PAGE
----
In light of the unfolding environmental crisis, companies are increasingly turning to circular business models as a potential solution. Yet, according to estimates by Bain & Co., only 2% of companies targeting sustainability goals end up achieving their targets. Our research shows that inaccurate framing and assessment of sustainability opportunities are key causes of failure.
The root causes of circular business model failure
A circular business model (CBM) is one in which a focal company together with its ecosystem partners uses innovation to create, capture, and deliver value to improve resource efficiency. By extending the lifespan of products and parts, environmental, social, and economic benefits can be realized. Designing and implementing a CBM is far from easy. In fact, organizational and ecosystem challenges related to CBMs often block the transformational efforts that firms make. These challenges can arise in all three dimensions of a CBM – namely, value creation, value delivery, and value capture. For value creation, manufacturers need to integrate their business activities more deeply into customers’ operations, engage in value co-creation, and introduce new innovative services. For value delivery, sustainability-related solutions often require a new logistic and solution delivery setup on the customer side as well as strategic collaborations with technology and service providers. For value capture, there is a need to shift from a traditional CAPEX to an OPEX revenue flow since value is increasingly captured through offering availability and outcomes (i.e., solutions) rather than through up-front sales.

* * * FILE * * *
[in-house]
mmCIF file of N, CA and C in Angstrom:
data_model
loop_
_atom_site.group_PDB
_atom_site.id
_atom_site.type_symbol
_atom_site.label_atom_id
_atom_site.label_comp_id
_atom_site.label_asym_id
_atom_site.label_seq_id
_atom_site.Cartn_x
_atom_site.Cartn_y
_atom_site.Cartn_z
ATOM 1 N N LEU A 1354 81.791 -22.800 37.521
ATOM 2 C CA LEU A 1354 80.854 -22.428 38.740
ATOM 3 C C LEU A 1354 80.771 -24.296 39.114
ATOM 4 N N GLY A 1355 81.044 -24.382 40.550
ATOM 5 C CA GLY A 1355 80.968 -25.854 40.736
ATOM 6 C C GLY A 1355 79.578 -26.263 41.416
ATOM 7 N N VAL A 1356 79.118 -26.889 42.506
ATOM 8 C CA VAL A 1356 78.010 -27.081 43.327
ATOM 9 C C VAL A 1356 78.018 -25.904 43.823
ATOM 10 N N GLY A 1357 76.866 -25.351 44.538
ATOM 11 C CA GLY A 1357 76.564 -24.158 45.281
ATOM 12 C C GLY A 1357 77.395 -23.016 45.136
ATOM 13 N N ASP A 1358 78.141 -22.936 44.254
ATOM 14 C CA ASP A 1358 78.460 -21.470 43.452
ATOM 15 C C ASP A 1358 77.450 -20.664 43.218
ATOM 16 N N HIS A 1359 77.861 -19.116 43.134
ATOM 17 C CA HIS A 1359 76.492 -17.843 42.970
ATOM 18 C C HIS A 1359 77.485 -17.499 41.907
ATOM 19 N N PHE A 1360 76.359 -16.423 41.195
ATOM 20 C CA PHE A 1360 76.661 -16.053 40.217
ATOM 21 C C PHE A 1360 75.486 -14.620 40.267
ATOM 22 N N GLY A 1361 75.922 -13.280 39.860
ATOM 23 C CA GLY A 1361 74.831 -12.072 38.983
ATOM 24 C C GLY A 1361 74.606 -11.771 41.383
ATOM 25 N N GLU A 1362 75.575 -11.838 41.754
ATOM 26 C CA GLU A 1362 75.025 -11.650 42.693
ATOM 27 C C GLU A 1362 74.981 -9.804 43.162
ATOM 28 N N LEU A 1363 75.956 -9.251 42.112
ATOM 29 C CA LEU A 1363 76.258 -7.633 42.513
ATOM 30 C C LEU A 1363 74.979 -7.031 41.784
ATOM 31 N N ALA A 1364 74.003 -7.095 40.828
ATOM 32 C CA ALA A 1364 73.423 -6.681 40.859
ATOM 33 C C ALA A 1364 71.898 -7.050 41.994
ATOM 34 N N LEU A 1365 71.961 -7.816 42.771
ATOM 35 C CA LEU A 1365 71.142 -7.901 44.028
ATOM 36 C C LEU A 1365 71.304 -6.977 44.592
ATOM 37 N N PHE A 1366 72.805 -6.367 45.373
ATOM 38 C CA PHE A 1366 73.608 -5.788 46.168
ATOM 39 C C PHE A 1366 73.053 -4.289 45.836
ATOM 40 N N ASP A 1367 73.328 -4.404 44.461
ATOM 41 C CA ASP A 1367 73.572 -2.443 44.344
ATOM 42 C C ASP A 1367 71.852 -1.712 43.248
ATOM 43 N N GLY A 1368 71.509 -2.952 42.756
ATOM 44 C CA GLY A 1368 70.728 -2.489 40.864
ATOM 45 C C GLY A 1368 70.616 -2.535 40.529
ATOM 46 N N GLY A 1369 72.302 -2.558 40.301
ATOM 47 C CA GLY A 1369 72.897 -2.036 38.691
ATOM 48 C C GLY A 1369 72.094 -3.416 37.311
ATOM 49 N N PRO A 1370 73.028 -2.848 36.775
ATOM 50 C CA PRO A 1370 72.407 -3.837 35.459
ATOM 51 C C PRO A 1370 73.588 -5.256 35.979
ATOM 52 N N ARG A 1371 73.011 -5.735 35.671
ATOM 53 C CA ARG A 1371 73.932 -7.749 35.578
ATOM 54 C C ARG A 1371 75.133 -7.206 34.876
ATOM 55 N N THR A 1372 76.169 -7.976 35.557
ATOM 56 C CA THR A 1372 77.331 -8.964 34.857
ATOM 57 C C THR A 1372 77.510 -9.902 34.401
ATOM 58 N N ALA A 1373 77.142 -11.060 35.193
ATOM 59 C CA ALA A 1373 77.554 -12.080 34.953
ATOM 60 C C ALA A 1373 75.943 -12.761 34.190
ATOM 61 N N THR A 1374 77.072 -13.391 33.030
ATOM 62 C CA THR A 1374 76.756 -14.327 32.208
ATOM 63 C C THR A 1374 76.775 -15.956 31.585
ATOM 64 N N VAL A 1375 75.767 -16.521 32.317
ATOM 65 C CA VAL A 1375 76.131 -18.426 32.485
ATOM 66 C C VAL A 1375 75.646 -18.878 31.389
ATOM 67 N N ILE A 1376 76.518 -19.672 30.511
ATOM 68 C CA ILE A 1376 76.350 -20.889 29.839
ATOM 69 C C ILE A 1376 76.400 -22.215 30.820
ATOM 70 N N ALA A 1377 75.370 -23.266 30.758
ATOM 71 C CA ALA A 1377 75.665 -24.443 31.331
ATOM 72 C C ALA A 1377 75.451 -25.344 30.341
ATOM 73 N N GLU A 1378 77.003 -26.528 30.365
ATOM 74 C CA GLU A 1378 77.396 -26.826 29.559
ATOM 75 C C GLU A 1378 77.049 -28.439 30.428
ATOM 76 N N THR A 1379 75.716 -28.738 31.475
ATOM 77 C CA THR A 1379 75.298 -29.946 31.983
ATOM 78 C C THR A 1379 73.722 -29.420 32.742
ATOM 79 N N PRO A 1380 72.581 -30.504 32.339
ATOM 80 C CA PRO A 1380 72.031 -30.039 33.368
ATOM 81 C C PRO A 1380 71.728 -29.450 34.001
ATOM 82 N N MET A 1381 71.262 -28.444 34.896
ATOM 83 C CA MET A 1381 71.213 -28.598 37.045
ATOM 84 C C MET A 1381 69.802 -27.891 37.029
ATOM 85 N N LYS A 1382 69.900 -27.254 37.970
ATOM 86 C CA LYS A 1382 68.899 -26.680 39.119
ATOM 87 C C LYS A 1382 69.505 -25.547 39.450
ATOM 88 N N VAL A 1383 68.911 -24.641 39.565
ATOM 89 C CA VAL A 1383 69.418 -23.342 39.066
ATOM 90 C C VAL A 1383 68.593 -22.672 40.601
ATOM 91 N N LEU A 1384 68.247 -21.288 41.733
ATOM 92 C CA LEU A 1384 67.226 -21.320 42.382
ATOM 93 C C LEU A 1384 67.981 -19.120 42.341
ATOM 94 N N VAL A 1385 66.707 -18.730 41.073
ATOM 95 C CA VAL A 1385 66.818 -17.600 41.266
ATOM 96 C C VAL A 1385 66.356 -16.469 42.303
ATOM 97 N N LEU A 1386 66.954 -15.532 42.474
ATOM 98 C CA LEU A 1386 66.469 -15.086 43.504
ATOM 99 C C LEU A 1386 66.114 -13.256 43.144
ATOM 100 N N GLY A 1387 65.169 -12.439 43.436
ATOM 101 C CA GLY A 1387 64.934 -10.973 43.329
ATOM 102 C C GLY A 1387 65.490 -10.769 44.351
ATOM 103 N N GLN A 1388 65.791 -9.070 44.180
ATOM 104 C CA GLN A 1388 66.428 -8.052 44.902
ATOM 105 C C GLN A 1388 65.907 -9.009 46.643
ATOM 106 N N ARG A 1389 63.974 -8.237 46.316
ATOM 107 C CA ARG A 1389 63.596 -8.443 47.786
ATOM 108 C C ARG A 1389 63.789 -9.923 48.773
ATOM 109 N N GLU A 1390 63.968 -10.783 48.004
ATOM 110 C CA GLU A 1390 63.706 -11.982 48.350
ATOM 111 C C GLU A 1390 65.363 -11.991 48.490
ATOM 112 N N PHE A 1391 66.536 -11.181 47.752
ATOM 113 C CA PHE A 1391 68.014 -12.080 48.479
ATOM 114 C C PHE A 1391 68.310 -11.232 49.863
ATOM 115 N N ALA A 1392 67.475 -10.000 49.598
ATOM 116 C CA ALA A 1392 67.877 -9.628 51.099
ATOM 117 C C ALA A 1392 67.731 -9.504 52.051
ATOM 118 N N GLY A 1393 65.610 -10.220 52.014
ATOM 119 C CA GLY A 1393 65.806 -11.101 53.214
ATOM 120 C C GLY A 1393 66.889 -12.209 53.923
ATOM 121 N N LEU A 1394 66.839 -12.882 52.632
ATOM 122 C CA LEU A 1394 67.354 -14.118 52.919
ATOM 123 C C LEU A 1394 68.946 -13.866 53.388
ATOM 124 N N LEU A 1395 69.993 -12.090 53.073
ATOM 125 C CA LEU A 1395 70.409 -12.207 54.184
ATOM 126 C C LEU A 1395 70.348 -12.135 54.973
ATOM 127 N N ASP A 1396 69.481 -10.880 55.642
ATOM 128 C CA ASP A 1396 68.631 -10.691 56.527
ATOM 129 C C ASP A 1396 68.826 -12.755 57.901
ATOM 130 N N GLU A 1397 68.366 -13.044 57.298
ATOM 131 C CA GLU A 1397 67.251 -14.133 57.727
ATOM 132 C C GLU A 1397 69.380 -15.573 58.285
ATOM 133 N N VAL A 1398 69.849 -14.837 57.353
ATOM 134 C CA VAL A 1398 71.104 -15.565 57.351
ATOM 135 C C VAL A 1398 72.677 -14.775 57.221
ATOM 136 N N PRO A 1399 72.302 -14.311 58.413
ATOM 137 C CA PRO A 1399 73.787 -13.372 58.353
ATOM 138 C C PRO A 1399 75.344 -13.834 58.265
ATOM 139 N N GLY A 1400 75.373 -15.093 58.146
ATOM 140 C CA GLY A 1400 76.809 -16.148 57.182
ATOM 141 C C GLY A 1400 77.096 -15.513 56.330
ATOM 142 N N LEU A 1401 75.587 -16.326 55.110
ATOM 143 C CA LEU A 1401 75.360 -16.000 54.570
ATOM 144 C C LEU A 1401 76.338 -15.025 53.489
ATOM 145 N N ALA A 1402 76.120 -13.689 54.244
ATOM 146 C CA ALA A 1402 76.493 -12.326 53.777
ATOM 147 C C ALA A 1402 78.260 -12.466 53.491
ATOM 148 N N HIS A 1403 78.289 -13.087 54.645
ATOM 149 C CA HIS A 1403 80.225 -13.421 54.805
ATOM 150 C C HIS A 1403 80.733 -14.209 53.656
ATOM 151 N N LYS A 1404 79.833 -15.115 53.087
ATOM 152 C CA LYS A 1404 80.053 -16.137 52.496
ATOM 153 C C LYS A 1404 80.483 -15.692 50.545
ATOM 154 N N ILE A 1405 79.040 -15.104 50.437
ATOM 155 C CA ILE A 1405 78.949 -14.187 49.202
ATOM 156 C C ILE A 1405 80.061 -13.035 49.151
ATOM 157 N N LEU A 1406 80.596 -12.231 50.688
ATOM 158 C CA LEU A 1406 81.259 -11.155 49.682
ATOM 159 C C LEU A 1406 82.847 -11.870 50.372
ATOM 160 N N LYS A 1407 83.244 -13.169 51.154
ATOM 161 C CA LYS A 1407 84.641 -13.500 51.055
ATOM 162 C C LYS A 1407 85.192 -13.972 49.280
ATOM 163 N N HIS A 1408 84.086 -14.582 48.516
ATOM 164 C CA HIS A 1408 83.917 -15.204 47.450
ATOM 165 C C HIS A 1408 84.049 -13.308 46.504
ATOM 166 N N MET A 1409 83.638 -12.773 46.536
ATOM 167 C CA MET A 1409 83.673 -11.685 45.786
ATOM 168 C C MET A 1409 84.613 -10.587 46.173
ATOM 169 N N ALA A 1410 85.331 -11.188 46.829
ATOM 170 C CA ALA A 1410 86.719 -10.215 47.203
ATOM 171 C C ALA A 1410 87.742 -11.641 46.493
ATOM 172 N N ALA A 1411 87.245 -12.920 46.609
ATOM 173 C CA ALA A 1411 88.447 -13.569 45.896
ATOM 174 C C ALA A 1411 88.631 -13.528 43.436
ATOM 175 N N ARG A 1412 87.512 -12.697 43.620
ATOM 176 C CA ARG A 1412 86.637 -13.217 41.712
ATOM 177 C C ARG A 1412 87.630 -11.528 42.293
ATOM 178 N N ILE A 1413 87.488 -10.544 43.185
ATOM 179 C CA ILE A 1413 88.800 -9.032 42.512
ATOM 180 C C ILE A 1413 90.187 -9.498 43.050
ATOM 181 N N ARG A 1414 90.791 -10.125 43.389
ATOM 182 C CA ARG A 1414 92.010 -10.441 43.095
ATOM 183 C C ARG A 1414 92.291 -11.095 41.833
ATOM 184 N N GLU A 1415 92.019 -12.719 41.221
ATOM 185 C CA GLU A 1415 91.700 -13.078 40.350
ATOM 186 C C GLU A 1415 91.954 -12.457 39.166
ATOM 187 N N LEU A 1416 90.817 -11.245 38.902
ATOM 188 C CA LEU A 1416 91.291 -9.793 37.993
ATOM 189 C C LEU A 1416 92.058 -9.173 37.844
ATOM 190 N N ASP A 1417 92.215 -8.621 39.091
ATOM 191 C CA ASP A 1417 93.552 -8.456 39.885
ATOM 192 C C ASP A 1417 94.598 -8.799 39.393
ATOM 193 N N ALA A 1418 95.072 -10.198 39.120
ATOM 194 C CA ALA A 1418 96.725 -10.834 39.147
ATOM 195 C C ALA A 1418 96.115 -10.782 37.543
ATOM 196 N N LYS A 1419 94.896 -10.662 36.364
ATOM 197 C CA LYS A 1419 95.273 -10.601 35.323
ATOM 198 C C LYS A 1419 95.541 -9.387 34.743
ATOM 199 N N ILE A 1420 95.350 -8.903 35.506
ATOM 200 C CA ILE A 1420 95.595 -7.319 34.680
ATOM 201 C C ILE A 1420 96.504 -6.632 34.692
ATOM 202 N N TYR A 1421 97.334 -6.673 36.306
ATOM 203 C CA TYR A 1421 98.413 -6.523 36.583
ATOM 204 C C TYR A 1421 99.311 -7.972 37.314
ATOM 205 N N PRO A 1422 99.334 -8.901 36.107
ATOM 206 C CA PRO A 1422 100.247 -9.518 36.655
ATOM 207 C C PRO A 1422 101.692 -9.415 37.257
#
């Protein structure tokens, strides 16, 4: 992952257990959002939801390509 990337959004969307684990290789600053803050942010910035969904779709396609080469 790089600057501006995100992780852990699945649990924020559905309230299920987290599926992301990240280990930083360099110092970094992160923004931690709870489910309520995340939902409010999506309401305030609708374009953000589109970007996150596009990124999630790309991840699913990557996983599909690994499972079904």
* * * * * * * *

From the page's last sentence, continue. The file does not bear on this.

Academics have responded to these challenges by developing models and frameworks with actionable guidelines on how best to design and implement a CBM. Although beneficial, these frameworks typically ignore the front-end ideation and assessment phases – that is to say, the activities that take place before a CBM is designed and implemented. Our research shows that most companies “underinvest” in front-end activities. They do not devote sufficient time, resources, and attention to frame and assess the sustainability opportunity that underpins every CBM. By sustainability opportunity, we mean the idea that underlies how new innovative technology, processes, products, and services are able to increase environmental, social, and economic value. Proficient early-stage opportunity assessment can help companies save both time and valuable resources. It also serves to enhance a project’s legitimacy in the eyes of stakeholders, thereby improving the likelihood of a successful outcome.
Sustainability opportunities in practice